Linked by Thom Holwerda on Tue 15th Dec 2009 20:51 UTC
GNU, GPL, Open Source Yesterday, we reported that the Software Freedom Law Center had started a lawsuit against several companies who they claim violated the GPL. The subject of the violation was BusBox, and the SFLC claims it is operating on behalf of the authors of BusyBox. Original BusyBox author Bruce Perens, however, begs to differ.
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RE[4]: Why GPL then?
by Ed W. Cogburn on Wed 16th Dec 2009 05:46 UTC in reply to "RE[3]: Why GPL then?"
Ed W. Cogburn
Member since:
2009-07-24

Ah, right, so simple. So when I buy a TV containing GPL firmware from Walmart, they should be providing me with the source code before I leave the store...


Ironic that you would use a TV as an example, since several of the high-end plasma TVs being made now use embedded Linux (and can probably be bought at Walmart). Obviously, those OEMs have no problem with GPL compliance.

now I must be more mindful when re-selling anything using GPL software in the future.


If you're a Walmart, just pass all requests/issues to the OEM, and if you're an individual selling something on Ebay, who the hell is ever going to bother to sue anyway? Its not like these lawsuits actually make anyone money! All these lawsuits we've been talking about are with OEMs (knowingly) using embedded Linux in (current) retail products.

Mountain != Mole Hill

Reply Parent Score: 2

RE[5]: Why GPL then?
by umccullough on Wed 16th Dec 2009 16:10 in reply to "RE[4]: Why GPL then?"
umccullough Member since:
2006-01-26

If you're a Walmart, just pass all requests/issues to the OEM, and if you're an individual selling something on Ebay, who the hell is ever going to bother to sue anyway? Its not like these lawsuits actually make anyone money! All these lawsuits we've been talking about are with OEMs (knowingly) using embedded Linux in (current) retail products.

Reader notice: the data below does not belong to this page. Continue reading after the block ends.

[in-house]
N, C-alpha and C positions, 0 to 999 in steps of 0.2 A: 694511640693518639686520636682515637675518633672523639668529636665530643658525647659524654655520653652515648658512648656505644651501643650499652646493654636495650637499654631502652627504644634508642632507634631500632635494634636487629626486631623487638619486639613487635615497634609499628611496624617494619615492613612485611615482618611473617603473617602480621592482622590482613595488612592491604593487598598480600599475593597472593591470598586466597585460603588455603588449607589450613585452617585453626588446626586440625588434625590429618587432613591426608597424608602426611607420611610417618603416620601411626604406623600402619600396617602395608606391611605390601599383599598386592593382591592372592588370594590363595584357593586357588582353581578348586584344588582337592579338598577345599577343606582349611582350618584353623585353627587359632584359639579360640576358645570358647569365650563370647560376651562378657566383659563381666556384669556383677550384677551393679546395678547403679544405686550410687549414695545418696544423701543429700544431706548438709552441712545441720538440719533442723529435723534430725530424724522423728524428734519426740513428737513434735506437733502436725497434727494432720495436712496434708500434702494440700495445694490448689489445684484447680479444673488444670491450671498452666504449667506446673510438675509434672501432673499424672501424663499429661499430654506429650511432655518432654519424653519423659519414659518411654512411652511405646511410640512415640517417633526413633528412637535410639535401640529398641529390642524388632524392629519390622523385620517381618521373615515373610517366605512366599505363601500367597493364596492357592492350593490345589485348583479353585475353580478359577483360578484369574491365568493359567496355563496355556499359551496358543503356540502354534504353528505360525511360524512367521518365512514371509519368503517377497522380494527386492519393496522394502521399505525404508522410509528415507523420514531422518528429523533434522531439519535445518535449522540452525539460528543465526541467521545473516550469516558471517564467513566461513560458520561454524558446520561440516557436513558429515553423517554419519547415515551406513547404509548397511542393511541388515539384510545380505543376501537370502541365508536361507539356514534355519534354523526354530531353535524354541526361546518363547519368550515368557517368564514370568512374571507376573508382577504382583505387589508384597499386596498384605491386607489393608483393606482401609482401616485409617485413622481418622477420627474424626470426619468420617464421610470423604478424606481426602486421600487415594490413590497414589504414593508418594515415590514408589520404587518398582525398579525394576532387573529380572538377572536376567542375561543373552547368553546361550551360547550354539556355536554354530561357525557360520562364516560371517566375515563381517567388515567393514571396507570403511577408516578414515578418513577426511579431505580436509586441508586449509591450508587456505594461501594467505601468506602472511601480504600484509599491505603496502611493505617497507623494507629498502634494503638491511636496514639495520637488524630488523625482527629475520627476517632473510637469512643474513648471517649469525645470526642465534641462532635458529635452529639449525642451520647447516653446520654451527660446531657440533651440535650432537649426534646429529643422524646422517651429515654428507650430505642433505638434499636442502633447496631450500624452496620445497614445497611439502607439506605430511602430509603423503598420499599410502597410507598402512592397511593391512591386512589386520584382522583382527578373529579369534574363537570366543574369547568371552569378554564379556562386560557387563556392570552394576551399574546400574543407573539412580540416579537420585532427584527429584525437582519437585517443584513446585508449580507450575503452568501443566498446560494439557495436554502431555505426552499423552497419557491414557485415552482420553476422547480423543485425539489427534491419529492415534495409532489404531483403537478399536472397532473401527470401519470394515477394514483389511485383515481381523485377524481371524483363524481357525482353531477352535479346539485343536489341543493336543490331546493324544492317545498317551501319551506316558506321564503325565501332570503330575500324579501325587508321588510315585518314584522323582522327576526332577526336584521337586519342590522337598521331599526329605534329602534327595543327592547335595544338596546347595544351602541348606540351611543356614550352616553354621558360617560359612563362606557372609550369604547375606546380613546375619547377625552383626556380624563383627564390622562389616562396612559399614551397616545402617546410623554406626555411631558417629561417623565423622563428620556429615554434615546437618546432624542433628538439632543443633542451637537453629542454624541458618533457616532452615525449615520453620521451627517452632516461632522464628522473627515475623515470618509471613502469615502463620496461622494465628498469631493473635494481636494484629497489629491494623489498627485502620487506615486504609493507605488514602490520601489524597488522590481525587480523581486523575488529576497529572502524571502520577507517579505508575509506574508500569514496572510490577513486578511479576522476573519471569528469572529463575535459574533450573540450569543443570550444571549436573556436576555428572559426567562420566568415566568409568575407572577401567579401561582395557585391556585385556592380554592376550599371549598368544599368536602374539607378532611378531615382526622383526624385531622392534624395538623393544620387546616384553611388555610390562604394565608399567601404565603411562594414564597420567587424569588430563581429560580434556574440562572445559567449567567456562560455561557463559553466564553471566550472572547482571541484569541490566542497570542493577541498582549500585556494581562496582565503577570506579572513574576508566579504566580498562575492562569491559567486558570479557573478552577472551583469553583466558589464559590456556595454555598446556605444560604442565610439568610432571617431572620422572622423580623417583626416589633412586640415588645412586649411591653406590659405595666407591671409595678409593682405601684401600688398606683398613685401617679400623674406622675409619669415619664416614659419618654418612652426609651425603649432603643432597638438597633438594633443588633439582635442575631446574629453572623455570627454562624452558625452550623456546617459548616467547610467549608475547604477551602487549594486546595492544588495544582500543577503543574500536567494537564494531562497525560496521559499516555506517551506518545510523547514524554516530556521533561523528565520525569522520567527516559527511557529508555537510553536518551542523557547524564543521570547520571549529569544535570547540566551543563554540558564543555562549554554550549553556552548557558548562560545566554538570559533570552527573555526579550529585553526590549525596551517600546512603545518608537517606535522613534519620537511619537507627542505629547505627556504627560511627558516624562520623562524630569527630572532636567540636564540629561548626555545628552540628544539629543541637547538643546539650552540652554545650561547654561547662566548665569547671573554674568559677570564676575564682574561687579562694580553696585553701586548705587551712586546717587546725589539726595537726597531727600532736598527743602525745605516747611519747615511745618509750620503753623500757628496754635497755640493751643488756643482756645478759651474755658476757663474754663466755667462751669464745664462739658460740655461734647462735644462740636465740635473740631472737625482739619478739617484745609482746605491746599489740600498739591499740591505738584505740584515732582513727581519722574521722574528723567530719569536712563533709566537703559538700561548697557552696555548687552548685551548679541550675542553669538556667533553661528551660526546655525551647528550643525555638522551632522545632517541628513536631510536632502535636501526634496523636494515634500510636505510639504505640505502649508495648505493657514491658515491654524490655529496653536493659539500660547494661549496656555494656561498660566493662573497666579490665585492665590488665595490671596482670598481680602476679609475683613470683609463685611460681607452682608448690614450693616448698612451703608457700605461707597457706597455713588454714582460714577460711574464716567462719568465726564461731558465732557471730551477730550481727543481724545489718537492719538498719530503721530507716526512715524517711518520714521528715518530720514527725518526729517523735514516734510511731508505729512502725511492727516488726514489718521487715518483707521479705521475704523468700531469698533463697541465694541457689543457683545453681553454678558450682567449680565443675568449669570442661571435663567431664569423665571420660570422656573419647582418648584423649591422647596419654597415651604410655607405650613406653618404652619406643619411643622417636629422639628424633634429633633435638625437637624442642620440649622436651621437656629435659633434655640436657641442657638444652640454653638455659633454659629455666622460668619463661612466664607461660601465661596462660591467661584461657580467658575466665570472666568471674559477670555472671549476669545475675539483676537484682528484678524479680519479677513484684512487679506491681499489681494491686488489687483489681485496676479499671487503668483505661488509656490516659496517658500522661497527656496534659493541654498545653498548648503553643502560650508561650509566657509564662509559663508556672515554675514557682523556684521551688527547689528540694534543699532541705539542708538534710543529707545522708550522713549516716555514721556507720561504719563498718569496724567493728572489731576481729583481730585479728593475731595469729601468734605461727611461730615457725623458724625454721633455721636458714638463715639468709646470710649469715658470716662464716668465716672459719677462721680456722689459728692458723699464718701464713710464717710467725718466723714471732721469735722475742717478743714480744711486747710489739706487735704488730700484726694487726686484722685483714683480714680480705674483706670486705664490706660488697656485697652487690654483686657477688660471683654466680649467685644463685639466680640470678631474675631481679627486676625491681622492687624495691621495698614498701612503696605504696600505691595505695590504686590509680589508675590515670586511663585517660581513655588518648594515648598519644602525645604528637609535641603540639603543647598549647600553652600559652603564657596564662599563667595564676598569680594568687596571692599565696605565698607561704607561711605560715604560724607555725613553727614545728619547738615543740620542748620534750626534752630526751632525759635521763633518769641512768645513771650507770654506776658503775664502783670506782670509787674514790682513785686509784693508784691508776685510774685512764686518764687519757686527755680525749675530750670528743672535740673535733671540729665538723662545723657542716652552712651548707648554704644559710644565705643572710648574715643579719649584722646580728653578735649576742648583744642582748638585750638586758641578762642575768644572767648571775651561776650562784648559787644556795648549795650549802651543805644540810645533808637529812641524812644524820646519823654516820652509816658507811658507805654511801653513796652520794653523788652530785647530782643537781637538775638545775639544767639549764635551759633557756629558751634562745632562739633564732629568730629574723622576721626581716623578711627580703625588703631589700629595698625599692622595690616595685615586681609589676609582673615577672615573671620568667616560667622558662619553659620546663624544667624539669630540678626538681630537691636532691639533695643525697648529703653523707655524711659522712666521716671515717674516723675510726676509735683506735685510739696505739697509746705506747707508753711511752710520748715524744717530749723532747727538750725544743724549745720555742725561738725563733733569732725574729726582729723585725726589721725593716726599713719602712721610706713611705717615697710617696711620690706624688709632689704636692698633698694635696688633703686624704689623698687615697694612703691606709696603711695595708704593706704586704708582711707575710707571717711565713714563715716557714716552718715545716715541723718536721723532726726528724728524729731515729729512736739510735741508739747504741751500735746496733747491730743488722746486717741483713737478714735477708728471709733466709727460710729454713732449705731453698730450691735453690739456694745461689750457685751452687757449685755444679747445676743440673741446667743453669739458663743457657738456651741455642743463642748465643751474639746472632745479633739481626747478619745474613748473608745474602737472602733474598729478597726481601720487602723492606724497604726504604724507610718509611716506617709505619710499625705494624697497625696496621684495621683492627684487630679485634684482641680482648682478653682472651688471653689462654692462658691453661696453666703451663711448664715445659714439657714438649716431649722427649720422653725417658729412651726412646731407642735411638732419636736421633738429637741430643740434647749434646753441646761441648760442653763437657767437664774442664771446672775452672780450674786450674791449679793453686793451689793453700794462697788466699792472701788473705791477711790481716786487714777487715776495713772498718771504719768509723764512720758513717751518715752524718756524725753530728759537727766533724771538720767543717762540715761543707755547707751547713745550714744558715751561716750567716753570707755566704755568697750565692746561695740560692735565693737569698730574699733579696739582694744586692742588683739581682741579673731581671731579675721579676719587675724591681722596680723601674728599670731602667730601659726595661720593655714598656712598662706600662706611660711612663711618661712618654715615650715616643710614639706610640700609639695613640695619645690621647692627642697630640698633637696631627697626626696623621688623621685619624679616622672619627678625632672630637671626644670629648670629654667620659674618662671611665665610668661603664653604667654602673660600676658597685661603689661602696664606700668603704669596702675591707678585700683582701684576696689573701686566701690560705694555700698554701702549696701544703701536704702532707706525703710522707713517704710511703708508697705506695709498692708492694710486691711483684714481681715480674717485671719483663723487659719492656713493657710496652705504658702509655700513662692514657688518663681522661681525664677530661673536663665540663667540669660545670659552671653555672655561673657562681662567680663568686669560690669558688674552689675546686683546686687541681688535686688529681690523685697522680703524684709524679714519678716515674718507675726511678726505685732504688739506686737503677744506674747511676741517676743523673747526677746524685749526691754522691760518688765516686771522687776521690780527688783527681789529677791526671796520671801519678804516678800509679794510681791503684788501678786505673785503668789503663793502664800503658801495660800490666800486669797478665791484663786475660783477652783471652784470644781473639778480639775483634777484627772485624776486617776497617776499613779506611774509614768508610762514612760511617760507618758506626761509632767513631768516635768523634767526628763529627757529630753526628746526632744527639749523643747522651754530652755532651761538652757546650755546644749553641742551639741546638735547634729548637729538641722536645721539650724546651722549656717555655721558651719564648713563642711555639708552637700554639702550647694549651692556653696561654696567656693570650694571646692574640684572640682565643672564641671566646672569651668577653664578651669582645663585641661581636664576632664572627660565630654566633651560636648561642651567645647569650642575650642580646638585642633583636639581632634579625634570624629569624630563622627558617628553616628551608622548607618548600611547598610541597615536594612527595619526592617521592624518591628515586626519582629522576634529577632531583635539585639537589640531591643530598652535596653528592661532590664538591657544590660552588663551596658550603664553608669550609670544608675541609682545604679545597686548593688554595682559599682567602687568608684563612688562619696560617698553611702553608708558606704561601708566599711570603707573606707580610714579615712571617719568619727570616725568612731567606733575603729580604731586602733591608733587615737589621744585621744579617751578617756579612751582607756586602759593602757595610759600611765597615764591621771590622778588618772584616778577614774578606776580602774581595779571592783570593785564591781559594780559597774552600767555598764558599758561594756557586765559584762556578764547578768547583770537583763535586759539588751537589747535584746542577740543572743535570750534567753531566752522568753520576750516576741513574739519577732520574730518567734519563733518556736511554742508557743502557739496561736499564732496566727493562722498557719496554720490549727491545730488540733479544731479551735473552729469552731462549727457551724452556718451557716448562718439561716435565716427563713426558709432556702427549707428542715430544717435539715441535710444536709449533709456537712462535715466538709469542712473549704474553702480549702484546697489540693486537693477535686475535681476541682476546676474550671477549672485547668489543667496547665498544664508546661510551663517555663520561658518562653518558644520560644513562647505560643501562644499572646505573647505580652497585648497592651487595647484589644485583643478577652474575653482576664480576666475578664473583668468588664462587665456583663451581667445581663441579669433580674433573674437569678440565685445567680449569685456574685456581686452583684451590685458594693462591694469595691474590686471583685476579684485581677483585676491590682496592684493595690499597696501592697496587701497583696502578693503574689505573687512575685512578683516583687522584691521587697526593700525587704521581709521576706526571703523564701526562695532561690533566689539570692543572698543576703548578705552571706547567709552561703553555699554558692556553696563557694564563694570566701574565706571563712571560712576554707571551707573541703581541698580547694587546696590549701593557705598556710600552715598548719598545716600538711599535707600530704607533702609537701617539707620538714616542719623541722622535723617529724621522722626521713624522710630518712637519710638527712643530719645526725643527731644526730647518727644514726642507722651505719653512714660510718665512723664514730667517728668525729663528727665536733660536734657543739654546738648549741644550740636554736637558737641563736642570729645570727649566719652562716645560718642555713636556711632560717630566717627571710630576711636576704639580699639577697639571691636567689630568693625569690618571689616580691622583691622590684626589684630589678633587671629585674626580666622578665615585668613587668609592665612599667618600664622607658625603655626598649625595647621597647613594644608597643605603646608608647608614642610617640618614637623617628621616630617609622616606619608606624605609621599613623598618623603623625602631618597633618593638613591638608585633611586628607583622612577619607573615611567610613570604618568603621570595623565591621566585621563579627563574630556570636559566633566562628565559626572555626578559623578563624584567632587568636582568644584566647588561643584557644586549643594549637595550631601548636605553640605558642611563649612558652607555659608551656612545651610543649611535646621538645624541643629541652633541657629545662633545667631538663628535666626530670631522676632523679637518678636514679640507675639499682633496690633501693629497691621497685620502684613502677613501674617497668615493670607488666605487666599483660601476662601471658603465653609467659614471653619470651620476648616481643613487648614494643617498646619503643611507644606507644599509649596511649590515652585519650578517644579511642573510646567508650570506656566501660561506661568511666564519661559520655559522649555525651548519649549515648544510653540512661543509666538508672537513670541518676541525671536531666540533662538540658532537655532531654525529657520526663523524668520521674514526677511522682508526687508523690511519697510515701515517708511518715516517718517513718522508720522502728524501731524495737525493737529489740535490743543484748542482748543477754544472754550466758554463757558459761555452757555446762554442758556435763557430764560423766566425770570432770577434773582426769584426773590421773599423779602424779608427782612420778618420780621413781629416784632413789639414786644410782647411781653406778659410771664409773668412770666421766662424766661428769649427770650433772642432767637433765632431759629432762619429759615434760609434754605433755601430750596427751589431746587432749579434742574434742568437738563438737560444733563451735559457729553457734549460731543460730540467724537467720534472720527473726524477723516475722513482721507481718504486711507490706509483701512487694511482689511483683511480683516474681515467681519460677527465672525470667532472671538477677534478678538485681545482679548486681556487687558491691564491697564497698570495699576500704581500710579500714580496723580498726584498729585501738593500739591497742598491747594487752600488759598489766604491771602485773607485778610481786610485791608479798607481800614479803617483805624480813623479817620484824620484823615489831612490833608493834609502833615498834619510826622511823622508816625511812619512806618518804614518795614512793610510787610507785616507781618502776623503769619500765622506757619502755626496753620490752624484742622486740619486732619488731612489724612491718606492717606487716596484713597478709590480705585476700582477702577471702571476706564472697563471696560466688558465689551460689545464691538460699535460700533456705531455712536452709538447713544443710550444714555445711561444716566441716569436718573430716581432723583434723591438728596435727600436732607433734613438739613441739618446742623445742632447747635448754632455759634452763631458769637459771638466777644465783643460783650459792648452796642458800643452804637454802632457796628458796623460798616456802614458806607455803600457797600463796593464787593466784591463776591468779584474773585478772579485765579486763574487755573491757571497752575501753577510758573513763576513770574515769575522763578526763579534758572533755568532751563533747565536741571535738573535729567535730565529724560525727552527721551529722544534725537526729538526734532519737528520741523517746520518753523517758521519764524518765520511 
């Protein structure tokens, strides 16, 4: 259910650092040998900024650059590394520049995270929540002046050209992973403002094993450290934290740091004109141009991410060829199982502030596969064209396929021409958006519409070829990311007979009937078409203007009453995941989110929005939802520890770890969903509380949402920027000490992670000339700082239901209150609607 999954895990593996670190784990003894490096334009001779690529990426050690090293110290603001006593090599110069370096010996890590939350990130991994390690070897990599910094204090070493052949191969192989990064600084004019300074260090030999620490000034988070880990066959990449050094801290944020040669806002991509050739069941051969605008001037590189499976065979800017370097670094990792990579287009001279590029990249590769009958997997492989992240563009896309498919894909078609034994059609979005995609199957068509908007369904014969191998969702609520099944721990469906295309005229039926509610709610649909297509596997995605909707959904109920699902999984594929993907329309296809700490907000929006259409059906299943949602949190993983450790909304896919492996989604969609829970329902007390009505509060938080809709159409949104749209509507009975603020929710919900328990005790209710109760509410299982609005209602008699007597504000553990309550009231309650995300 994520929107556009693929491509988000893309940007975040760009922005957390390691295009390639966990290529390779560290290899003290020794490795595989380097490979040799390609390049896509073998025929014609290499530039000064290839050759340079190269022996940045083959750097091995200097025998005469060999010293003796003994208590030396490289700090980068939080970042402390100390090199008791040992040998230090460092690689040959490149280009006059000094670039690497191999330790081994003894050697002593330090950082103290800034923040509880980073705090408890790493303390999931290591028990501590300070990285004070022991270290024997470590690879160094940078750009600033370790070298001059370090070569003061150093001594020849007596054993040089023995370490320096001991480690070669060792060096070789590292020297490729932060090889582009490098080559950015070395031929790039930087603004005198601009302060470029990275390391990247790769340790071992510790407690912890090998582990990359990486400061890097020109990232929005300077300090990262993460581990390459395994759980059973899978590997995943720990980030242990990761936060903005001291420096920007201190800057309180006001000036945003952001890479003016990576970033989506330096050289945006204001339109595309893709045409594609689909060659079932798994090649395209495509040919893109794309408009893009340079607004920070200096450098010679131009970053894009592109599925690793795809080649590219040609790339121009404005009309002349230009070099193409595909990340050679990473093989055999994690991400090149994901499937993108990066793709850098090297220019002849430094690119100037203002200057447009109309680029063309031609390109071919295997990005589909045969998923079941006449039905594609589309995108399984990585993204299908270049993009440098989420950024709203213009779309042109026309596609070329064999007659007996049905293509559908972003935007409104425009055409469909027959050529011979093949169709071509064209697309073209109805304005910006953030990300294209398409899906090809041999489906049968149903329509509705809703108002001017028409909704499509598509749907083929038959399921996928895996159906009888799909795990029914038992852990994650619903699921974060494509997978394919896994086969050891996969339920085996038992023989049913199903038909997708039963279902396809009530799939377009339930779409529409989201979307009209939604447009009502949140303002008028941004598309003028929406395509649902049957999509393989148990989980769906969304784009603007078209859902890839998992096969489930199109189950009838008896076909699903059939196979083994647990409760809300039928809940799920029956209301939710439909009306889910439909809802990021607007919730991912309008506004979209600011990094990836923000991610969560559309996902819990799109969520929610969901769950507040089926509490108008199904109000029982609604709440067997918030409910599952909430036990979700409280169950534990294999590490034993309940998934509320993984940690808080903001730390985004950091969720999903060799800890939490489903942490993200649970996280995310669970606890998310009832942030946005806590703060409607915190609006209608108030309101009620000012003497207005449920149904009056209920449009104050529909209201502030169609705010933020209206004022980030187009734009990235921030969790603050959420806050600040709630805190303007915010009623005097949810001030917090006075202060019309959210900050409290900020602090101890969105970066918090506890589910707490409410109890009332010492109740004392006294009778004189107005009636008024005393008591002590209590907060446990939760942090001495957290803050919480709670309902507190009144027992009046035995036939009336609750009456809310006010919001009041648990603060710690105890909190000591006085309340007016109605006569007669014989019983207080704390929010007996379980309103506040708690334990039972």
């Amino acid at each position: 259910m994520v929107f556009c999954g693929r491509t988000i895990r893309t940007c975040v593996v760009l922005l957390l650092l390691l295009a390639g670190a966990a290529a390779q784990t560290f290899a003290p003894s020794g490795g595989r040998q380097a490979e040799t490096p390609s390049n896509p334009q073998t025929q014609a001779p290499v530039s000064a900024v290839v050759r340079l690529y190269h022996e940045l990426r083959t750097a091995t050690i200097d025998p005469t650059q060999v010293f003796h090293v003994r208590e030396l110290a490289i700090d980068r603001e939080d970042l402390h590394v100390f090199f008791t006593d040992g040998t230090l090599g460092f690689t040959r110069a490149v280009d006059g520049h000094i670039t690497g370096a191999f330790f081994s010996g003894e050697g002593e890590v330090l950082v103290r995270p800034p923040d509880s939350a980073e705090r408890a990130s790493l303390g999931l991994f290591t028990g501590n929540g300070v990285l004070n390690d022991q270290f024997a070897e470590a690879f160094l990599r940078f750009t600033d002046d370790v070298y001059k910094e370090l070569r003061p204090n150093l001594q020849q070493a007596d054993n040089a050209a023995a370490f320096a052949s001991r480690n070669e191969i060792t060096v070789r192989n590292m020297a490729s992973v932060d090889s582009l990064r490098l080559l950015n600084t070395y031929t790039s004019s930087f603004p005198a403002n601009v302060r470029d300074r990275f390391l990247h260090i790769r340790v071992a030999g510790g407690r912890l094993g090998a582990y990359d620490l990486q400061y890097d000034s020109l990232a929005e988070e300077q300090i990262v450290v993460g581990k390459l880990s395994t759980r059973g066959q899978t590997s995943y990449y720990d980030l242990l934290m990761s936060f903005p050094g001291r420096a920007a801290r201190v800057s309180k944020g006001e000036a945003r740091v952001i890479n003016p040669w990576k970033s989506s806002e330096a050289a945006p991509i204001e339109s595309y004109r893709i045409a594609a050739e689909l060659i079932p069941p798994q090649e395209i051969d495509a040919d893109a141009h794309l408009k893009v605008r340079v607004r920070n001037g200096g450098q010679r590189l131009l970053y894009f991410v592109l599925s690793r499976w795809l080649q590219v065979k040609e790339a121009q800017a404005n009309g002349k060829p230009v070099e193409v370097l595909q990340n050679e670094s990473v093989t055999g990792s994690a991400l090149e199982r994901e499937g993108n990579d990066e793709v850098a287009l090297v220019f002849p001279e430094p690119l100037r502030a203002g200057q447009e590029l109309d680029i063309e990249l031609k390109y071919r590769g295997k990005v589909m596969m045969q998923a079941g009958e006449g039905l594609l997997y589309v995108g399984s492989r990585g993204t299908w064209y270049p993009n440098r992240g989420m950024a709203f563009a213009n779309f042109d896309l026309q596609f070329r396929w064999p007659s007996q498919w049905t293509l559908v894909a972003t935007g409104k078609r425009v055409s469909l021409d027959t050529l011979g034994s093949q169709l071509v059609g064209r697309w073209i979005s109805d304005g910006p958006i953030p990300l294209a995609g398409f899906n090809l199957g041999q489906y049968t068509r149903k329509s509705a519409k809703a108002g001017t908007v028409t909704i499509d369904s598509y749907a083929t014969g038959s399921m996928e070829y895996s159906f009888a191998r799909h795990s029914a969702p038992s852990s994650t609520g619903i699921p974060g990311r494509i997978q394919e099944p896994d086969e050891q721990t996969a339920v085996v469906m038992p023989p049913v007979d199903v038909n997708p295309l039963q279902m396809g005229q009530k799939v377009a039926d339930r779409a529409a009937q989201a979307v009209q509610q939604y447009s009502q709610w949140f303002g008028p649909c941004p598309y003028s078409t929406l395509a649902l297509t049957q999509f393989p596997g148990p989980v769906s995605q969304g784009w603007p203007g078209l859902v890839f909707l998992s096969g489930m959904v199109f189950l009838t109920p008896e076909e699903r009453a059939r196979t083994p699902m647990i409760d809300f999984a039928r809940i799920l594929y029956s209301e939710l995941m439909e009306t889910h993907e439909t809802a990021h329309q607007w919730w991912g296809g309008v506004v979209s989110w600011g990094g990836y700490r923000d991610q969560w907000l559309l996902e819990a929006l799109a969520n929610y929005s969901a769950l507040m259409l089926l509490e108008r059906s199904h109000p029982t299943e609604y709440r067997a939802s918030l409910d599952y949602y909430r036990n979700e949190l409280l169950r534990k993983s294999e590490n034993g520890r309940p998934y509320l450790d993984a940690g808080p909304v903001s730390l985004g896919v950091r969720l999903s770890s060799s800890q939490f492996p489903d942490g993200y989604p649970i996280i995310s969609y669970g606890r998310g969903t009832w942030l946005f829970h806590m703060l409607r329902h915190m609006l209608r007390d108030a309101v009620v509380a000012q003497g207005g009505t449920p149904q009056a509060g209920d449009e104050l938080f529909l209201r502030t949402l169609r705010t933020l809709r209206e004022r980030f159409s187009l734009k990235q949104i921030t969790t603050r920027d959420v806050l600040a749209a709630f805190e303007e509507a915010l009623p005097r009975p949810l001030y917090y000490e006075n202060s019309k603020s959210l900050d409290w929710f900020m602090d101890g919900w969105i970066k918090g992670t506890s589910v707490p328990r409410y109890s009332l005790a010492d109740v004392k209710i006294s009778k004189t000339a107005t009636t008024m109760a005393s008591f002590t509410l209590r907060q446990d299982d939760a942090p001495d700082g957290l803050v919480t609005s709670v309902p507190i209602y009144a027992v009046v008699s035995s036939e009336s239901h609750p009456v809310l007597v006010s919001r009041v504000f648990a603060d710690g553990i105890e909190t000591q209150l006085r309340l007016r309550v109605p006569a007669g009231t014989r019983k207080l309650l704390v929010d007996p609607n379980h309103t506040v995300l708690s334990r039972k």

Mountain != Mole Hill


Well, I dunno about mole hills here - this is the slippery slope. At what point can a distributor of GPL-enabled products simply say: "Not my fault, go to the OEM" - I believe several of the manufacturers being sued here have in fact already made that excuse (VersaTek claimed their OEM vendor used GPL, and it wasn't their fault).

Since GPL compliance isn't about money, and more about making sure everyone complies for the purpose of ensuring that all users of GPL software retain the freedom to modify it - I can't see how my individual example can be excused as less important because I'm not a Big Corporations. But whatever - I guess this is the same reason that people tend to believe copyright infringement on a small scale is "ok" while copyright infringement on a large scale is "evil".

Reply Parent Score: 2

RE[6]: Why GPL then?
by Ed W. Cogburn on Fri 18th Dec 2009 12:08 in reply to "RE[5]: Why GPL then?"
Ed W. Cogburn Member since:
2009-07-24

At what point can a distributor of GPL-enabled products simply say: "Not my fault, go to the OEM" - I believe several of the manufacturers being sued here have in fact already made that excuse (VersaTek claimed their OEM vendor used GPL, and it wasn't their fault).


VersaTek isn't a retail reseller like Walmart is. They are an OEM that used another OEM part that violated the GPL, without doing the usual due diligence before you use someone else's component in your own product (they apparently never even bothered to *look* at what was on that SOC they used - how many OEM's make *that* kind of mistake?).

If you're a systems integrator like VersaTek, then you can call it a slippery slope if you want, but your original 'slippery slope' example involved Walmart, a pure retail reseller, and I still don't see that.

Reply Parent Score: 1